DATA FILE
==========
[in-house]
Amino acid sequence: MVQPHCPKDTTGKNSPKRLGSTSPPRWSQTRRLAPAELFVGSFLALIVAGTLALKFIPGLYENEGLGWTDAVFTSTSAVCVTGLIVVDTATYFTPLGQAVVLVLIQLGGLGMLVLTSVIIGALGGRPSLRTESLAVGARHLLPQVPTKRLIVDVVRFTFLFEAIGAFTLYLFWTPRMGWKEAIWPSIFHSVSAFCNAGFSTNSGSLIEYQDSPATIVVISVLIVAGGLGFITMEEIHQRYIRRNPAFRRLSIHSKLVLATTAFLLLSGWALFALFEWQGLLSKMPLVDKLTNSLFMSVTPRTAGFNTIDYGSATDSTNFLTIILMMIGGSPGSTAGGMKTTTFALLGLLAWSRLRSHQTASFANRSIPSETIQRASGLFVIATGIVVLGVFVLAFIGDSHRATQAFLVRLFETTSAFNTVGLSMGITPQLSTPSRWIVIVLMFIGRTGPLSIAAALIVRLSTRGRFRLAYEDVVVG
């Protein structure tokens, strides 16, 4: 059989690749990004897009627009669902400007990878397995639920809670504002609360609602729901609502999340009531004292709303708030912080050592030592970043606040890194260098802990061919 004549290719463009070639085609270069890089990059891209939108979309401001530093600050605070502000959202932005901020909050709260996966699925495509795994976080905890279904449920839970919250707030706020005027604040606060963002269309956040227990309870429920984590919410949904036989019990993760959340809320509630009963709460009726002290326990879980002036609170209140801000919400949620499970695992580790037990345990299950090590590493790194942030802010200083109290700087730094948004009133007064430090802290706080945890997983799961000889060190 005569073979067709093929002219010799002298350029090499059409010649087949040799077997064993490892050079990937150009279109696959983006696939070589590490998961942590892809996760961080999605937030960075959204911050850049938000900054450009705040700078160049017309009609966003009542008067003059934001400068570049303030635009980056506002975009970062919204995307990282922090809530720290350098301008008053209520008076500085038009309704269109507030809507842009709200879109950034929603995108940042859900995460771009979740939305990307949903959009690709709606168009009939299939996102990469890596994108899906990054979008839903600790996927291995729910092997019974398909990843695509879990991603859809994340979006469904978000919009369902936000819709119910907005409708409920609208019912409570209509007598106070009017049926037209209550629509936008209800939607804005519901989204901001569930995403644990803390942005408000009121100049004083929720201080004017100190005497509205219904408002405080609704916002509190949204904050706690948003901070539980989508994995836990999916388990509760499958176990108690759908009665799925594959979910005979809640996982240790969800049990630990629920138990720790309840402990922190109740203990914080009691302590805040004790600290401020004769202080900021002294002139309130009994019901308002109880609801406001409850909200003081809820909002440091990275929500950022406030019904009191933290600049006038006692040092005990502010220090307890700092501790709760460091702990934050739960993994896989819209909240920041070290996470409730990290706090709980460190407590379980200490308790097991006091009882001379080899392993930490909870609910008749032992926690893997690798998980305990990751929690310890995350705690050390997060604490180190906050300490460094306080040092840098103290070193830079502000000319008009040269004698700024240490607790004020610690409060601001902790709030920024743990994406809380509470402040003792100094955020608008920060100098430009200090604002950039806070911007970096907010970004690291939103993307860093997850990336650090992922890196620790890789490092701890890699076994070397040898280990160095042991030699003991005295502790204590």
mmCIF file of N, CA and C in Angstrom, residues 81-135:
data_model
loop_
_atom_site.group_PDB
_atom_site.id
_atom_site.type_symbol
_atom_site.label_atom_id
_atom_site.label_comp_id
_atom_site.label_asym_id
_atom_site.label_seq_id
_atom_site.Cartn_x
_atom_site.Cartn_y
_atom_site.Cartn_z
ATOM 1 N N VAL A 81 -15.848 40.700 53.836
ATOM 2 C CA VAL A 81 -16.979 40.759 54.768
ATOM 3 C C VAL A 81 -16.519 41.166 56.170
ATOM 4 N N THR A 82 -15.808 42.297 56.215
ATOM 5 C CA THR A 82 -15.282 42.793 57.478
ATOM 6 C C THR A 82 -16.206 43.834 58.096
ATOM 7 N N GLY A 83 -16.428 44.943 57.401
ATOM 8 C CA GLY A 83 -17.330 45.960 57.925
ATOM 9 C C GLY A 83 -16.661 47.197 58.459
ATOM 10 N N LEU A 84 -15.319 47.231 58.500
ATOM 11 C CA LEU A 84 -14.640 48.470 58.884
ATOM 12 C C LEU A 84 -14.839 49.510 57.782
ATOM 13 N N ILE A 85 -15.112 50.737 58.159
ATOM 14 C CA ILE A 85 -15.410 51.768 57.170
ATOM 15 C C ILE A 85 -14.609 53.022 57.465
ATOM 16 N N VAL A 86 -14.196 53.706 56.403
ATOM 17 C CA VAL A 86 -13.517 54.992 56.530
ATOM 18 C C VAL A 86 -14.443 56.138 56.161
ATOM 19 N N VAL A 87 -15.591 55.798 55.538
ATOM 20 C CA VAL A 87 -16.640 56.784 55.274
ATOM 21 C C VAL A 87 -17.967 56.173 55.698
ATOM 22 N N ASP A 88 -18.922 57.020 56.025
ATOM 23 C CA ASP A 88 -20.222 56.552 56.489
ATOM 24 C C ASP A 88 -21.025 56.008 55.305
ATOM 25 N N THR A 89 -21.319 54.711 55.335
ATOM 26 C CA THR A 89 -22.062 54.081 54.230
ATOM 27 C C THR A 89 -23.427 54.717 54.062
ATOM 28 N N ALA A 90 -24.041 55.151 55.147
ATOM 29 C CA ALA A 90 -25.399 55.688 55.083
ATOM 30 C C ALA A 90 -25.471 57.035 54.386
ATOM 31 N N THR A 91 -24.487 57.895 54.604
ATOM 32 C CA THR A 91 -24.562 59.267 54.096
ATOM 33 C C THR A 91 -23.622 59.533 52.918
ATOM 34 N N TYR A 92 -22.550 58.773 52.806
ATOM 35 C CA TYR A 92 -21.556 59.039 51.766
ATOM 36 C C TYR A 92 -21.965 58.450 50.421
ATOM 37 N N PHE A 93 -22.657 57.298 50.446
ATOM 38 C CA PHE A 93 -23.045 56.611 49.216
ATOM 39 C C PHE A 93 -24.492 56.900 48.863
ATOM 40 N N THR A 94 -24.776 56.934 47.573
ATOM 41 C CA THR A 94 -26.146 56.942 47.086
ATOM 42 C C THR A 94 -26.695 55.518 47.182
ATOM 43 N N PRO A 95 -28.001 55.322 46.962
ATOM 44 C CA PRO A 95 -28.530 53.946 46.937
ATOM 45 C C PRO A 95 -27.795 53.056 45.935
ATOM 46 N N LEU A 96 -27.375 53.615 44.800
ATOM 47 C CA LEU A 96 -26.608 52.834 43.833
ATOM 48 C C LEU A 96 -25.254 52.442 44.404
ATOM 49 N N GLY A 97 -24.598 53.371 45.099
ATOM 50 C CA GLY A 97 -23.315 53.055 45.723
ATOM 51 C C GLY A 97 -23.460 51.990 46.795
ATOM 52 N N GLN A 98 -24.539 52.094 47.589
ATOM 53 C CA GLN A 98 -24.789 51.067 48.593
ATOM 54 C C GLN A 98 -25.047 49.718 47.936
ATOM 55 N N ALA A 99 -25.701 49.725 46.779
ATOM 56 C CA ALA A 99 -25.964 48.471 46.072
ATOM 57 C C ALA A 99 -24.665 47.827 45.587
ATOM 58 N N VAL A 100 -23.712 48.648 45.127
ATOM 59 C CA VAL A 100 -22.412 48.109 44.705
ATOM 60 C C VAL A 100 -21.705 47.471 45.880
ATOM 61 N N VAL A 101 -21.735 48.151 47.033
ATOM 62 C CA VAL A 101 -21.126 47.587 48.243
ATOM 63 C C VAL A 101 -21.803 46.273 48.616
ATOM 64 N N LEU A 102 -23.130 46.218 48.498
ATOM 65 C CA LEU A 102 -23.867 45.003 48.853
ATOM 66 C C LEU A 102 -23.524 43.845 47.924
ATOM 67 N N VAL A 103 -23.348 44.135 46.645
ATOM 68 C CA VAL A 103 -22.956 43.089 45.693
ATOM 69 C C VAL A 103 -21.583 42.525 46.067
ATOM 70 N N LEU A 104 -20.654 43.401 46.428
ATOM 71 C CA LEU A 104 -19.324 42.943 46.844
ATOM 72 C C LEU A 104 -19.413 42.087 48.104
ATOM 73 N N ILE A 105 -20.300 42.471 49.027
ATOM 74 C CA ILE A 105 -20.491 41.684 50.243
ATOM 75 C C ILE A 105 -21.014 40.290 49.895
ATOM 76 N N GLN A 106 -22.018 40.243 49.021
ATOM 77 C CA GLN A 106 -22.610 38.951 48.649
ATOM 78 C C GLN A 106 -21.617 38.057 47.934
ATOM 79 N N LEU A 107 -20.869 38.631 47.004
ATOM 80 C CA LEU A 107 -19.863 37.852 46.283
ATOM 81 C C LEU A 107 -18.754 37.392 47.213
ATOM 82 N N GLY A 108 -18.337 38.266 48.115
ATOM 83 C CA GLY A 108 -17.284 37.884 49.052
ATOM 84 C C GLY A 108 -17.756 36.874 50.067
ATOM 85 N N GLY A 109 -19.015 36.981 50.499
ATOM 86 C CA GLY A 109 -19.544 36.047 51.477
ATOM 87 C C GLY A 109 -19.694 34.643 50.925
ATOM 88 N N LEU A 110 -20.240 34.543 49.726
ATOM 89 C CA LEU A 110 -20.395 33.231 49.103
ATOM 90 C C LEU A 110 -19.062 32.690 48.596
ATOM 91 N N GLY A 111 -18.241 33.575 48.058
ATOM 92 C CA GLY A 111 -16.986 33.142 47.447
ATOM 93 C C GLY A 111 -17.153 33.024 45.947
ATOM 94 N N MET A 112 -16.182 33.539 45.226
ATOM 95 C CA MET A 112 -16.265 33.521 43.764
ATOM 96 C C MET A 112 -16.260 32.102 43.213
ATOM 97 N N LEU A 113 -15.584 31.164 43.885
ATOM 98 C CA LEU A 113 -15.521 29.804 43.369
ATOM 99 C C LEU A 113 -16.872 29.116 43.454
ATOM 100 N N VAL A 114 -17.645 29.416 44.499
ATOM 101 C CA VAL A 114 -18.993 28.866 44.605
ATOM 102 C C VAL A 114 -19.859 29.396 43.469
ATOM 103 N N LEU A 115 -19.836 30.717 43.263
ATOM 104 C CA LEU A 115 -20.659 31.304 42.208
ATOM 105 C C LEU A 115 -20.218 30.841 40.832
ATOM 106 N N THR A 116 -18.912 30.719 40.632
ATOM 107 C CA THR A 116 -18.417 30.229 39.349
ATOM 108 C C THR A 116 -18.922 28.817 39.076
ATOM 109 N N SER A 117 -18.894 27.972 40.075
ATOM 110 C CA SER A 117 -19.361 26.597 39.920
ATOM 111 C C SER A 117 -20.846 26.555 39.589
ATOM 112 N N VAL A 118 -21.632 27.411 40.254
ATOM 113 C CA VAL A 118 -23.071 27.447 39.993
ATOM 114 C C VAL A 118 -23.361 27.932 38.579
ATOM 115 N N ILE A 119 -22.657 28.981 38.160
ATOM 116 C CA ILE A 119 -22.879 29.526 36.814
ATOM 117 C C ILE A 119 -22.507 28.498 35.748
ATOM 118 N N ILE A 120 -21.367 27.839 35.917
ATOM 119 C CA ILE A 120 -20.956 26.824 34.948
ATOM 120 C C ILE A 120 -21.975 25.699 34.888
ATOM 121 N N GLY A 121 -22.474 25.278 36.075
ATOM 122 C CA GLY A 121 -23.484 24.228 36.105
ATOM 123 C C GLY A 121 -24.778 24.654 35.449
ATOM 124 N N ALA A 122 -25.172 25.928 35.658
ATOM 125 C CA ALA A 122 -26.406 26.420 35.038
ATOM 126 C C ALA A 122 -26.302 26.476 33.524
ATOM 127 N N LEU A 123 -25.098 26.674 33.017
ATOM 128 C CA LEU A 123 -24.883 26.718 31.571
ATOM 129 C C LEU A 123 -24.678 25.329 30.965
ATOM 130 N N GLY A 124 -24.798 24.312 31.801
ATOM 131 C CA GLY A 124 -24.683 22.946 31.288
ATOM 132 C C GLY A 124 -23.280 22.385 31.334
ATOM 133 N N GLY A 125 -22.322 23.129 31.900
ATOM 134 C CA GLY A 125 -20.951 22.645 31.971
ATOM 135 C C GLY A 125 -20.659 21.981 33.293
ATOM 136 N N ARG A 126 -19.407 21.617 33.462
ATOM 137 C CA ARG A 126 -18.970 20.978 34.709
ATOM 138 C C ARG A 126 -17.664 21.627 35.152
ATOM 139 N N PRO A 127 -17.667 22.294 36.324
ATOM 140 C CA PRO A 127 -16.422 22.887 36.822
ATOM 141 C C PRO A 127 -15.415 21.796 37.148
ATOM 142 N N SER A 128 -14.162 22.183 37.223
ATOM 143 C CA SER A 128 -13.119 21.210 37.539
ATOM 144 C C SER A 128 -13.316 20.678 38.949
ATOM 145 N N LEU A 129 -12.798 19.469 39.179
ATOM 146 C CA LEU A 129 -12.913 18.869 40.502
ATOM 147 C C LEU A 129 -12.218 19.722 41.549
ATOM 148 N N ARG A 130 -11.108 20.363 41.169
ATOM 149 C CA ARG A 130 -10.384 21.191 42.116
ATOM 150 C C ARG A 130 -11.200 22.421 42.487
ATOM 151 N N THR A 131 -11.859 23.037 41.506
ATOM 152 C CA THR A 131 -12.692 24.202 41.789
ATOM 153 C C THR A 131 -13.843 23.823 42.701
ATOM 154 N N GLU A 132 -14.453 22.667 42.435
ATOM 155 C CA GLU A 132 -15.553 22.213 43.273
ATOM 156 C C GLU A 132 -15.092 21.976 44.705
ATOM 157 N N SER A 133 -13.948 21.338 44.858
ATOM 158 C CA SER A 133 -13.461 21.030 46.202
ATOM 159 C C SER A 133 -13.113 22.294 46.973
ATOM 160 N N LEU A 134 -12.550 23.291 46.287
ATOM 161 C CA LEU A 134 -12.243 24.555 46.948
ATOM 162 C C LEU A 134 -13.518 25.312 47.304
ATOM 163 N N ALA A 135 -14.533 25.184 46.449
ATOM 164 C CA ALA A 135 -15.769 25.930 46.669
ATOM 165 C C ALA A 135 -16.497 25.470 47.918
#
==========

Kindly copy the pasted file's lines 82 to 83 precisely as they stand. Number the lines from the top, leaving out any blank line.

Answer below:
ATOM 66 C C LEU A 102 -23.524 43.845 47.924
ATOM 67 N N VAL A 103 -23.348 44.135 46.645